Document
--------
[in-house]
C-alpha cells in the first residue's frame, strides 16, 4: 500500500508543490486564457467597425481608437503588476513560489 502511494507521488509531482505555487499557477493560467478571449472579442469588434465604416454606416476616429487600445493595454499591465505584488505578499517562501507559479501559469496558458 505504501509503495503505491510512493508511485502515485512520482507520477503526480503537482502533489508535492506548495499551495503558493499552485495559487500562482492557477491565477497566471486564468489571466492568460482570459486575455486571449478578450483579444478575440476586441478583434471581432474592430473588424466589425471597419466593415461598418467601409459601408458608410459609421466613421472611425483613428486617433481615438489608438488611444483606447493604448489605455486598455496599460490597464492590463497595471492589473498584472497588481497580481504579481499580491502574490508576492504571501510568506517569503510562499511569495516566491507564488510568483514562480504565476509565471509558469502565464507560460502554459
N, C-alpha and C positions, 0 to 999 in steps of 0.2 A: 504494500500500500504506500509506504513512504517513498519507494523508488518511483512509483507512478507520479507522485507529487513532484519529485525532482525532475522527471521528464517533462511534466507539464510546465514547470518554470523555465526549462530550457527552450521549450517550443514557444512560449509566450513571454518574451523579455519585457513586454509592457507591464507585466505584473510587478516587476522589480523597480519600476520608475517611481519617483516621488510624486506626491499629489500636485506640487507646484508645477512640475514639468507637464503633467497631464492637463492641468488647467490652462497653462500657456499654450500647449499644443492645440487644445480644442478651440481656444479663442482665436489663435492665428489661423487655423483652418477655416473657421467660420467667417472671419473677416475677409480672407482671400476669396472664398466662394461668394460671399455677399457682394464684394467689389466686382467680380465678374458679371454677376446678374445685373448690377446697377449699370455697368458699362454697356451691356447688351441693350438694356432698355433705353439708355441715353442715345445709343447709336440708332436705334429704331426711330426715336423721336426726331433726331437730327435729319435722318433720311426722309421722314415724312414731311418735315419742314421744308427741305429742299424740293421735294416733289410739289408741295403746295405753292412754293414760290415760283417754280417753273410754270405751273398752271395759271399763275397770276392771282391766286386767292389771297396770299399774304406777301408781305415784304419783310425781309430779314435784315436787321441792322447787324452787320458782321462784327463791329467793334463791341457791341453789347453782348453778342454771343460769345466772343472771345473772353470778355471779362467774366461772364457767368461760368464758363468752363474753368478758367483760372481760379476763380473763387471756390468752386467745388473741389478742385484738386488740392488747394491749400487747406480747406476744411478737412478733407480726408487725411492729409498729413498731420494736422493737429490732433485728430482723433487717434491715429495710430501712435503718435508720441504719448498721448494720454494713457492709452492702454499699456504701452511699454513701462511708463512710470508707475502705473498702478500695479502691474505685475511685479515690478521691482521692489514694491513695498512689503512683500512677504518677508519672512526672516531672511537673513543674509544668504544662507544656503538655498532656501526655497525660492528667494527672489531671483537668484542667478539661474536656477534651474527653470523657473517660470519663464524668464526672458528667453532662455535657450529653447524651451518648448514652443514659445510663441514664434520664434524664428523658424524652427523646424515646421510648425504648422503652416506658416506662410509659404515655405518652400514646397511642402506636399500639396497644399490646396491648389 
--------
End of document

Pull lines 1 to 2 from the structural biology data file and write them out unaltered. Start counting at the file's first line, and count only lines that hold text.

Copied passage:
[in-house]
C-alpha cells in the first residue's frame, strides 16, 4: 500500500508543490486564457467597425481608437503588476513560489 502511494507521488509531482505555487499557477493560467478571449472579442469588434465604416454606416476616429487600445493595454499591465505584488505578499517562501507559479501559469496558458 505504501509503495503505491510512493508511485502515485512520482507520477503526480503537482502533489508535492506548495499551495503558493499552485495559487500562482492557477491565477497566471486564468489571466492568460482570459486575455486571449478578450483579444478575440476586441478583434471581432474592430473588424466589425471597419466593415461598418467601409459601408458608410459609421466613421472611425483613428486617433481615438489608438488611444483606447493604448489605455486598455496599460490597464492590463497595471492589473498584472497588481497580481504579481499580491502574490508576492504571501510568506517569503510562499511569495516566491507564488510568483514562480504565476509565471509558469502565464507560460502554459